100 Years of Naval Aviation
The Navy's first pilot and 10 more milestones.
- By The Editors
- Air & Space magazine, March 2011
US Navy/Lt. Cmdr. Tam Pham
(Page 4 of 5)
Before 1943, only one in 40 U-boat sightings resulted in a sinking. As ASV radar and MAD became effective, the ratio became one sinking per four sightings. In May and June 1943, the U-boat service lost nearly 100 submarines in the Atlantic. German countermeasures like the Metox radar detector and the Schnorkel system (which allowed diesel engine operation while submerged) temporarily slowed the U-boat’s death spiral, but not before the Allies’ crucial innovations had decisively altered the course of the war. —Roger Connor, Curator, Instruments and Avionics, National Air and Space Museum
6. FIRST CARRIER LANDING To prove the concept of carrier-based aviation, someone had to confirm two possibilities: that you can land an airplane on a ship, and that you can take off from one. One pilot did both. Eugene Ely was a member of Glenn Curtiss’ exhibition team, flying a four-cylinder-engine biplane. In 1910, at the International Air Meet at Belmont Park, New York, Curtiss and Ely met Captain Washington Irving Chambers, the U.S. Navy’s point man on integrating aviation into naval operations. They discussed demonstrating an airplane taking off from a ship (the Navy had first offered the opportunity to the Wright brothers, but they said no). Chambers had a platform built on the USS Birmingham, and on November 14, while the cruiser was off the coast of Virginia, Ely took off from it. After that success, Chambers, hoping to prove a ship landing was possible, had a larger deck constructed on the cruiser Pennsylvania. Twenty-two lines of manila fiber were strung across the deck, with each line anchored by two sandbags. Ely’s airplane was fitted with steel hooks to catch in the lines.
On January 18, 1911, Ely, flying at about 40 mph, approached the Pennsylvania in San Francisco Bay. His hooks missed the first 11 ropes, but caught on the next.
The carrier concept wasn’t instantly loved. Secretary of the Navy George Von L. Meyer declared: “When you show me that it is feasible for an aeroplane to alight on the water alongside a battleship and be hoisted aboard without any false deck to receive it, I shall believe the airship of practical benefit to the Navy.” It wasn’t until 11 years after Ely’s historic landing that the Navy commissioned its first aircraft carrier, the Langley. On October 26, 1922, Godfrey Chevalier, flying an Aeromarine 39B seaplane trainer, set down on the Langley off Cape Henry, Virginia. And that was the world’s first carrier landing. —Perry Turner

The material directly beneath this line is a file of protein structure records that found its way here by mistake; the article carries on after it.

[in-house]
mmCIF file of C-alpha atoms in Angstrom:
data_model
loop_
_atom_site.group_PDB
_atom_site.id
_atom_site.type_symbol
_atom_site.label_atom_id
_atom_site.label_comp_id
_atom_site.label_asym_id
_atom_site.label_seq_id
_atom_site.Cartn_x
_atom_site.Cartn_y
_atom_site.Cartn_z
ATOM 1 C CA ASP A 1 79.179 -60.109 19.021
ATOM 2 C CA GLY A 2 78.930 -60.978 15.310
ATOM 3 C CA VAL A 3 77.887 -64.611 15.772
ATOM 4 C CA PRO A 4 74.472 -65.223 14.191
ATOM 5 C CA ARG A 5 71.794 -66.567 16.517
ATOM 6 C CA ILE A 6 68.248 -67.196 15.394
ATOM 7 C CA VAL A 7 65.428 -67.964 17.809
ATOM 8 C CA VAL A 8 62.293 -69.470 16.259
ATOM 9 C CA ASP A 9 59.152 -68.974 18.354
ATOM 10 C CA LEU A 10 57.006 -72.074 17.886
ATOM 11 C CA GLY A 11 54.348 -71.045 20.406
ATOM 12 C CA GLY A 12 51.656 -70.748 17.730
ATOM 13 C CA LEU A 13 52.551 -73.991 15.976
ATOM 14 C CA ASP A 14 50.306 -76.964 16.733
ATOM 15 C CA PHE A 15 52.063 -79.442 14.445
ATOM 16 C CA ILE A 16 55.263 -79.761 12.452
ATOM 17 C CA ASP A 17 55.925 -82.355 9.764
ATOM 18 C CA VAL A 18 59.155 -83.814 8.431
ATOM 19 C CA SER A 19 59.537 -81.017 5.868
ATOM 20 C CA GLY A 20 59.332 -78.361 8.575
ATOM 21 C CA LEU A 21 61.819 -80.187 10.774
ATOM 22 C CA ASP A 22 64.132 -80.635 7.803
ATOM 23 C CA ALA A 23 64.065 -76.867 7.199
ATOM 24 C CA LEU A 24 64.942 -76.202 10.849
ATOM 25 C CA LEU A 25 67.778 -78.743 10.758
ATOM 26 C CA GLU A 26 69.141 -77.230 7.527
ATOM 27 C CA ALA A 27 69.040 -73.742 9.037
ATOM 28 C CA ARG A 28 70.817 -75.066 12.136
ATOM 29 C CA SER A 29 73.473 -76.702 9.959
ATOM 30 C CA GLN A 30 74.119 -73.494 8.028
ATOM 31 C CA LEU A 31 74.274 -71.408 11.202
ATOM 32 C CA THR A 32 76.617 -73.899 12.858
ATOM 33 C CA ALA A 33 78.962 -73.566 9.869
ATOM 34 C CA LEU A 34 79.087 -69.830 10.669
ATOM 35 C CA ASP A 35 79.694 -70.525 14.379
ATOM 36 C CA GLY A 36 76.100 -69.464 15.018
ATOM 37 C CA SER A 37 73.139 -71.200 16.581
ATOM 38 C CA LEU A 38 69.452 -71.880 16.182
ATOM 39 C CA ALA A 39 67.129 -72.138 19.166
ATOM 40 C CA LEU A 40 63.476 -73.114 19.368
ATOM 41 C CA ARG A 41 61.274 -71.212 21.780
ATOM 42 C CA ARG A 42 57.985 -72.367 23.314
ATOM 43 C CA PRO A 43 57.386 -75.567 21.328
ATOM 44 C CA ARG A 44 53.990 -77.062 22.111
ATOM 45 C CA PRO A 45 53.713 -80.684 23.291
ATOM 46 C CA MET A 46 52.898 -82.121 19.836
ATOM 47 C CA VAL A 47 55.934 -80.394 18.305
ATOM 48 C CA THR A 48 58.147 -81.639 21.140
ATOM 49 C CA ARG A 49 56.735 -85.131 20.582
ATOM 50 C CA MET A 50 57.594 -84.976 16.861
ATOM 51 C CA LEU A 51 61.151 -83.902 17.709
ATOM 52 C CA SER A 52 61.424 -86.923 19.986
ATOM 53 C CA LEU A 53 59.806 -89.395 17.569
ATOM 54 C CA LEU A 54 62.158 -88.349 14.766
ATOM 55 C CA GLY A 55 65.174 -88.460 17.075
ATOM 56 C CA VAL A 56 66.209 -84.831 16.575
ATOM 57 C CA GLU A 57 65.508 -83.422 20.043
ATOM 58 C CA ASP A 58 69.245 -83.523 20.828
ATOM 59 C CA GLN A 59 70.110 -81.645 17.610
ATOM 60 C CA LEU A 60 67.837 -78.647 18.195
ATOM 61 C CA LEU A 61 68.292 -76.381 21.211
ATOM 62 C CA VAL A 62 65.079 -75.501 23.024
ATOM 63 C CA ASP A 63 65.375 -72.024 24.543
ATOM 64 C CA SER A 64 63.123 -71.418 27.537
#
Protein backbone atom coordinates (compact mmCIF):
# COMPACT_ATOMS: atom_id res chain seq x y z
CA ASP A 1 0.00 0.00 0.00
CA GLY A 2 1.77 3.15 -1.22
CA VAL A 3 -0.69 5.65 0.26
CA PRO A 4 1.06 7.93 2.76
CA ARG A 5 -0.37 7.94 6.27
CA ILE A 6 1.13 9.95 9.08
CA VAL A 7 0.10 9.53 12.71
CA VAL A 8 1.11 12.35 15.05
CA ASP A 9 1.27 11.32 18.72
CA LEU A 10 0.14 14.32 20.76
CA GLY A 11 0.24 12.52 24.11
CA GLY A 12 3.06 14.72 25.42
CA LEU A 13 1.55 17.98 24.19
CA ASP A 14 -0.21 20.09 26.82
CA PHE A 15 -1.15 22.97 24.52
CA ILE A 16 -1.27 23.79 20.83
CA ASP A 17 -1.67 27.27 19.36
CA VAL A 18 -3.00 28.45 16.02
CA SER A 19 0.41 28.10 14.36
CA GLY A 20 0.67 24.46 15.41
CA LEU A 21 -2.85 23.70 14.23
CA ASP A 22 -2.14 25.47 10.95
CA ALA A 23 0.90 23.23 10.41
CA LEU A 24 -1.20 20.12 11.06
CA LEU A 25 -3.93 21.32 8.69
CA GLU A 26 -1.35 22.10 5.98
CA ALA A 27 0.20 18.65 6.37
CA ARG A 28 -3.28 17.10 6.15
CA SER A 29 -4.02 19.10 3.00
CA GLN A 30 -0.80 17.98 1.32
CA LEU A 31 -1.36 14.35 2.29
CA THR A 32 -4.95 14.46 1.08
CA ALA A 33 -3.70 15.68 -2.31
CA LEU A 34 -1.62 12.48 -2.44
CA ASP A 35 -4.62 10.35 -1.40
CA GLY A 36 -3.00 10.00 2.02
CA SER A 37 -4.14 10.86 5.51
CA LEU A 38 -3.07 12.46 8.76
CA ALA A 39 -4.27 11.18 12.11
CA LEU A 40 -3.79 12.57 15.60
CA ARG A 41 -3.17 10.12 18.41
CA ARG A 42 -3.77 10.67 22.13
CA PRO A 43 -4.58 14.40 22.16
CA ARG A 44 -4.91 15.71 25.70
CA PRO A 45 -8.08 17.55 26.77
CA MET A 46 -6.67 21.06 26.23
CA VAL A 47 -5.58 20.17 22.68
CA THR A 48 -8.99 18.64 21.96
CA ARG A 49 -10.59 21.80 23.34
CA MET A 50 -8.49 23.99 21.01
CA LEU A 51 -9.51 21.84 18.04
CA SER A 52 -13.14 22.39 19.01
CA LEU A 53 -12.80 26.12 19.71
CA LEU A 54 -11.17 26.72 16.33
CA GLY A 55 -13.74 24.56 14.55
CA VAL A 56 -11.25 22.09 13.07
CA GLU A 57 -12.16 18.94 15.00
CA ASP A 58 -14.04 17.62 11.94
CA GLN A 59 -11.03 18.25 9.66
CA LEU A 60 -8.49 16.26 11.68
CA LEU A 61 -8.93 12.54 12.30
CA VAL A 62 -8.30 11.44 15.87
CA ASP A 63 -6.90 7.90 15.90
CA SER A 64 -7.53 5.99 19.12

7. CURTISS A-1 TRAID On July 1, 1911, the U.S. Navy purchased its first aircraft, a Curtiss Model E amphibian, with funds appropriated for the Navy to gain a start in aviation. The hydroaeroplane was equally at home in three environments: at sea, on land, and in the air.
Glenn Curtiss had been developing hydroplanes for many months, and after proving that the hydroplane was of practical use to the Navy, Curtiss moved on to the next challenge: designing an amphibian. He completed the pioneering aircraft in just a few days, and it flew for the first time on February 26, 1911. The first A-1 Triad flight made by a naval aviator occurred on July 1, 1911, when Lieutenant Theodore Gordon Ellyson piloted the craft on a brief flight from Lake Keuka near the Curtiss factory in Hammondsport, New York.
After one of his early test flights in the Triad, Curtiss described his experiences aloft that day. He wrote that “flying a hydroaeroplane is something to arouse the jaded senses of the most blasé. It fascinates, exhilarates, vivifies....[and] furnishes a thrill and inspires a wonder that does not come with any other sport on earth.” Curtiss may have been anticipating the spirit of naval aviators who followed in his slipstream over the next hundred years. —Dik Daso, Curator of Modern Military Aircraft, National Air and Space Museum
8. SUPER HORNET Can’t afford revolutionary? Consider evolutionary—and multi-role. For this, no airplane can best the Boeing F/A-18E/F Super Hornet, the U.S. Navy’s yellow jacket of all trades.
The Hornet evolved from the Northrop prototype that competed in 1975 to be a lightweight Air Force fighter (won by the General Dynamics YF-16). Though it lost, the prototype grabbed the Navy’s eye as an affordable replacement for the A-7 Corsair II and the F-4 Phantom II. McDonnell Douglas took charge and upgraded the YF-17 to the carrier-suitable F/A-18, with more combat radius and better radar. The Hornet became operational in January 1983. Cheap, quick, and maneuverable, it’s been ideal for the Blue Angels. But its 51,900-pound maximum takeoff weight and 1,089-nautical-mile range left fleet pilots wanting more.